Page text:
Even when ProRes RAW isn’t available you can still record ProRes in ProRes 4444XQ, ProRes 4444, ProRes 422HQ, ProRes 422, and ProRes LT.
You can also record H.264 MP4 proxies as long as the frame rate is less than 30fps.
So, how is all of this being recorded? The KineMAG has been upgraded from SATA 3.0 SSD to NVMe M.2 SSD. The MAVO Edge uses the PCle 3.0 protocol which allows the whole-new KineMAG Nano to record footages at speed up to 10Gb/s.
By going with a smaller form of media, Kinefinity has managed to squeeze two media slots into the MAVO Edge. By using two KineMAG Nanos you can record the same clips simultaneously to both drives. You can also use the two drives to record the main codec and H264 proxies separately, to make the post-editing workflow much easier.
Now, you don’t have to use Kinefinity’s KineMAG Nano drives, the company will also be selling KineMAG Nano enclosures so users can purchase and
install third-party NVMe M.2 SSD on their own to save the cost for storage media.
|ProRes RAW (MB/s)
|ProRes RAW HQ (MB/s)
800- 1320 MB/s
How much data is going to be recorded in ProRes RAW? Above you can see estimated data rates at various frame rates and resolutions when shooting in ProRes RAW or ProRes RAW HQ.
As you can see there is going to be a lot of data being generated when shooting in 8K ProRes RAW or ProRes RAW HQ. Although, it is still quite manageable given the quality of the recording you will get.
If you are shooting 8K DCI at 24p in ProRes RAW on the MAVO LF you will be shooting around 15.5GB/minute. So if you were using a 1TB KineMAG Nano you could record around 64 minutes of 8K DCI ProRes RAW at 24p.
The MAVO Edge uses KineLOG3 and there is also a built-in Neutral (Rec.709) LUT you can use. If you want to load up your own LUTs you can as he camera will support 3D LUTs.
How do these recording options and frame rates compare to a RED MONSTRO VV?
|KINEFINITY MAVO Edge
|RED MONSTRO VV
|8K Open Gate
(8192 x 5460) 48fps
|8K Full Format
(8192 x 4320) 60fps
FRAME RATES in 8K
(8192 x 3456) 75fps
(8192 x 3456) 75fps
FRAME RATES in 6K
|6K DCI Oversample
(6144 x 3240) 60fps
|6K Full Format
(6144 x 3240) 75fps
FRAME RATES in 4K
|4K DCI Oversample
(4096 x 2160) 60fps
|4K Full Format
(4096 x 2160) 120fps
Above you can see that the MAVO Edge is certainly right up there with the RED when it comes to resolutions and frame rates. Considering the massive difference in price between the two cameras this is impressive.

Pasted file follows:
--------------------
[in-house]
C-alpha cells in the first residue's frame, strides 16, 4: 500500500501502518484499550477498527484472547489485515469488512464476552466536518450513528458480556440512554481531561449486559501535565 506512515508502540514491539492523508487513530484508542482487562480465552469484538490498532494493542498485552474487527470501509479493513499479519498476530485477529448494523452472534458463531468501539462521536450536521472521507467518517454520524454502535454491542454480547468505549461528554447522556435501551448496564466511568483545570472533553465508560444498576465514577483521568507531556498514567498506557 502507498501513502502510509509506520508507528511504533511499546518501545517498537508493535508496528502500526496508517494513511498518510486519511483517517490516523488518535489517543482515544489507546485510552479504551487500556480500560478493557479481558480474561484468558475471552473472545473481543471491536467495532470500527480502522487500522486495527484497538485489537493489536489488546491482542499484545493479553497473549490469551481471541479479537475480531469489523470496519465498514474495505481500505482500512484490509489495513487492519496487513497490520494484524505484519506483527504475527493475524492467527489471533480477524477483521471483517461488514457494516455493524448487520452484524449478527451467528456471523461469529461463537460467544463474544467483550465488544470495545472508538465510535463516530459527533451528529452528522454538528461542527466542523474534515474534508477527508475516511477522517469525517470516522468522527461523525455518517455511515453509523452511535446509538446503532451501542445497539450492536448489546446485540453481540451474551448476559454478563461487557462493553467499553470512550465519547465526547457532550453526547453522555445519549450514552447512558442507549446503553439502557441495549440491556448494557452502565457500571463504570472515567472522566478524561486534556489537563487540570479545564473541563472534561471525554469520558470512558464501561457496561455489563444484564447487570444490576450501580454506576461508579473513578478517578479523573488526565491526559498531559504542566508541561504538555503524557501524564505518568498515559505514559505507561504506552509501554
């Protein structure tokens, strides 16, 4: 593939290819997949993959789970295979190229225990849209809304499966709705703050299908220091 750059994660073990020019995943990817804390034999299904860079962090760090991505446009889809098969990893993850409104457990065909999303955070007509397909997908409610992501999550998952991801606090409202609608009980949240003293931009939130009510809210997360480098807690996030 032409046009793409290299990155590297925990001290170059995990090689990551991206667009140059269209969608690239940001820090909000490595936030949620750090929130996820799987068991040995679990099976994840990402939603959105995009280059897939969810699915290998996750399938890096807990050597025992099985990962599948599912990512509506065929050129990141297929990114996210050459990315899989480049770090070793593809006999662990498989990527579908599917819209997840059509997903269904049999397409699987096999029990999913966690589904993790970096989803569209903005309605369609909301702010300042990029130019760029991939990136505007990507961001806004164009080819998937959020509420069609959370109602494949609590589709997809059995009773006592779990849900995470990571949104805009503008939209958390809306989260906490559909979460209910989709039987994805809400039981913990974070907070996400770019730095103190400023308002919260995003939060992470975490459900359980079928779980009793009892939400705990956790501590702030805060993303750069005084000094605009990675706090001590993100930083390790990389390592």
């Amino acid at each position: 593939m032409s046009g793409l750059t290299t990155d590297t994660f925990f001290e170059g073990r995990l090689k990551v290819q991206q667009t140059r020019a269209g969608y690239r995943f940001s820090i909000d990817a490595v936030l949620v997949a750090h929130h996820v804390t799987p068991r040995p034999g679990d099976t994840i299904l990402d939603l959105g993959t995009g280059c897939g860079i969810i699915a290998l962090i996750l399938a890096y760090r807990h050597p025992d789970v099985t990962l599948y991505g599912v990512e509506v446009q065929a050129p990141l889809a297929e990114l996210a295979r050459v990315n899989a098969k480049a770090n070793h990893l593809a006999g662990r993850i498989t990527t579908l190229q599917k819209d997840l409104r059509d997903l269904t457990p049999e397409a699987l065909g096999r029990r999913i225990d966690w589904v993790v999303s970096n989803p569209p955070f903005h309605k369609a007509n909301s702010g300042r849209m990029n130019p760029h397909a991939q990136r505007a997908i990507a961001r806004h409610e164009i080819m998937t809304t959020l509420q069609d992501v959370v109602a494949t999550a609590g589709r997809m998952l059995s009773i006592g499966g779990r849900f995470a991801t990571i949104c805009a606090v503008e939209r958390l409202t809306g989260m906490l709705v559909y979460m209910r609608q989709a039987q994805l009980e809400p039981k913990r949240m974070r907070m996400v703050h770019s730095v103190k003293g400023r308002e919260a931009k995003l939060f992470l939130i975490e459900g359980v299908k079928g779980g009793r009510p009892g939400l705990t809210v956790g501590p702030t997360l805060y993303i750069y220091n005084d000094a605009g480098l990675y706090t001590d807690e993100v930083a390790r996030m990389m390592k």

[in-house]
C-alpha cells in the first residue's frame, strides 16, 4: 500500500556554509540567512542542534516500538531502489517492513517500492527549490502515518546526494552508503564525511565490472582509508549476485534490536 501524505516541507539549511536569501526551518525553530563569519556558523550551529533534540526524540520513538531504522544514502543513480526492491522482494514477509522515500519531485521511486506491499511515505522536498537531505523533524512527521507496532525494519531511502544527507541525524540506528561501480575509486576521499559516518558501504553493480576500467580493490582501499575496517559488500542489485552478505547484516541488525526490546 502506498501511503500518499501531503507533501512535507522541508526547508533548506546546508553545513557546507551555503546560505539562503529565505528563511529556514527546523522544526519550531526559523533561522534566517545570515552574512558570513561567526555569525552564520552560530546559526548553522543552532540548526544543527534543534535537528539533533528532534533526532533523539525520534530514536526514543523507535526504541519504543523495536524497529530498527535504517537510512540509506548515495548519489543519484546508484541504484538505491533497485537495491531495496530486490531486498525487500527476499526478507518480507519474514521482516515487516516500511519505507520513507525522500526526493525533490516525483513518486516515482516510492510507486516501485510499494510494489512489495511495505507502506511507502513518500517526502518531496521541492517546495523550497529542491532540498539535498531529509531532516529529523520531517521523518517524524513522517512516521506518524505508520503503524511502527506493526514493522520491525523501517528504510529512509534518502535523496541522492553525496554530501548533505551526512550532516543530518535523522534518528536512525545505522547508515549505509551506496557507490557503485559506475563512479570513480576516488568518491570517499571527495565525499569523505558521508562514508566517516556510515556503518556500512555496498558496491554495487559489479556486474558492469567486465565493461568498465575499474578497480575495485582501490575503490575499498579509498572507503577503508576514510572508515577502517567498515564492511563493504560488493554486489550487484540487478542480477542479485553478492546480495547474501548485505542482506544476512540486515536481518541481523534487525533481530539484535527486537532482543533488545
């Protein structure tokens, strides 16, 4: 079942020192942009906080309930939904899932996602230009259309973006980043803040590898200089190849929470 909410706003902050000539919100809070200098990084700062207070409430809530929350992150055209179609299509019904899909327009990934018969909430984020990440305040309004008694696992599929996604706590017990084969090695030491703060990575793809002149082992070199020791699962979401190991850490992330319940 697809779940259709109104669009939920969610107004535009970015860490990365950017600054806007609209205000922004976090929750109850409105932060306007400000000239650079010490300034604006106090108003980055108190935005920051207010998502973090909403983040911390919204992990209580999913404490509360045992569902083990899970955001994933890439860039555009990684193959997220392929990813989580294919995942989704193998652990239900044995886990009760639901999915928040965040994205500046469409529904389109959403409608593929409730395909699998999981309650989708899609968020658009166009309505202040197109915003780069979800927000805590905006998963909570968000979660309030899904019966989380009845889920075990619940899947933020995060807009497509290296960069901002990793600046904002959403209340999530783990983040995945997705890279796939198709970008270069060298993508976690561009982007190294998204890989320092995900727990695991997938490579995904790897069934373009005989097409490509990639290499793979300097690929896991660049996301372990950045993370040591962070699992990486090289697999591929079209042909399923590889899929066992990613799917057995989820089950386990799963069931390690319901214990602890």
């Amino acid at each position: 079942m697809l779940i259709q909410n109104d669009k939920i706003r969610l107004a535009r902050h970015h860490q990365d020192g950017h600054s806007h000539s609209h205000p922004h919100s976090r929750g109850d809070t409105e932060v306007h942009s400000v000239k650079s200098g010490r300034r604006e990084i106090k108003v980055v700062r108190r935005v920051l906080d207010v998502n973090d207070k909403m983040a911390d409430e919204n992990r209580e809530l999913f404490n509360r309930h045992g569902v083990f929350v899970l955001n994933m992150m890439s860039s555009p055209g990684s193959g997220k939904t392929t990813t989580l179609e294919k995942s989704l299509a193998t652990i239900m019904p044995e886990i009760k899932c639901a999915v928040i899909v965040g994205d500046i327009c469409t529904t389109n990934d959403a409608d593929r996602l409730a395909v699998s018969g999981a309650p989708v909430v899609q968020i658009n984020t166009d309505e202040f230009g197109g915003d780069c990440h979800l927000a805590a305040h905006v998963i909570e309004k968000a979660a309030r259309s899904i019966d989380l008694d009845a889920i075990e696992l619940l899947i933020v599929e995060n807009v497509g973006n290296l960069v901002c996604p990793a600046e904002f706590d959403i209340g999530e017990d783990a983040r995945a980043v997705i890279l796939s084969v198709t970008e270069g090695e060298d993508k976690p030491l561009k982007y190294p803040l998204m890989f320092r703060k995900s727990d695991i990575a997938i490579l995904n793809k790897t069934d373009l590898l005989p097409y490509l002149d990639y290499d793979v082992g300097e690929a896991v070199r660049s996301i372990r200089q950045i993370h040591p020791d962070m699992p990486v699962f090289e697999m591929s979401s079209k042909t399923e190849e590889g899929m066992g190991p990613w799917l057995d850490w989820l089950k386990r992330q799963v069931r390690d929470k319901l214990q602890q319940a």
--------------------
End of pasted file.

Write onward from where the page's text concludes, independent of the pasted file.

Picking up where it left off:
I’m not for one second going to assume or speculate that the MAVO Edge is going to offer results that are a good as the RED MONSTRO VV. You should never judge any camera based on specifications, they rarely tell the true story of any camera’s capabilities.
The MAVO Edge should absolutely be compared to the MONSTRO VV, but in my opinion, they are targeted at two completely segments of the market. Anyone who has the budget or means to buy a MONSTRO VV is not the same person who is going to be tossing up between buying that or a MAVO Edge.
Don’t get blinded by resolution
High resolution doesn’t magically mean better images. More pixels doesn’t always equate to better pixels. I like using analogies, so here is one: You could grab a massive plate of shrimp at an all you can eat buffet, instead of just getting a small plate of shrimp at a good restaurant, but it’s not the quantity, it’s the quality.
Nobody should be blinded by headline specifications like 8K. There is certainly nothing wrong with resolution, but it is not the most important aspect or feature of any camera.
To me, the oversampling in full-frame to record 6K or 4K DCI is more interesting than shooting in 8K.
Just what the images from this camera will look like is still very much unknown. As far as image quality is concerned, I have been impressed by previous Kinefinity cameras, especially the MAVO LF. Above you can see material I shot with the MAVO LF.
I would fully expect the MAVO Edge to have the same ‘look‘ as the MAVO LF. The MAVO LF’s color science is really nice. While the camera still maintains a rather unique look, I think Kinefinity has come a long way with their color science. I hate to use the term ‘color science’, because if you are shooting Log or RAW then what exactly are we talking about? I think color science can only be talked about if you are shooting with a baked-in look or just adding a LUT and doing nothing else.
In saying that, the camera produces very accurate colors straight out of the box and the skin tones look very natural and pleasing to the eye.
Dual Native ISO
The MAVO Edge has dual native ISO of 800 and 3200. It will be interesting to see how the noise performance compares to the MAVO LF. The MAVO LF has a dual native ISO of 800 and 5120. With the MAVO LF I found that the images looked pretty good shooting 6K in full-frame up to about 6400 ISO.
With the MAVO Edge when you set highlight stops to 4.3, the native ISO for 320 to 1280 is on 800 base. 3200 is for the range from 1600 to higher ISO values.
Power & Power Consumption
The MAVO Edge only draws 32W when shooting 8K at 25fps in live view mode. This is a very low power draw for a camera with these capabilities.
The camera has an integrated hybrid battery plate which can take either V-mount or Sony BP-U compatible batteries. This is a clever design and it gives you options for powering the camera without needing to add extra battery mounts.
Kinefinity has also included a 2 pin DC input (11-19V) if you need to power the camera off mains power.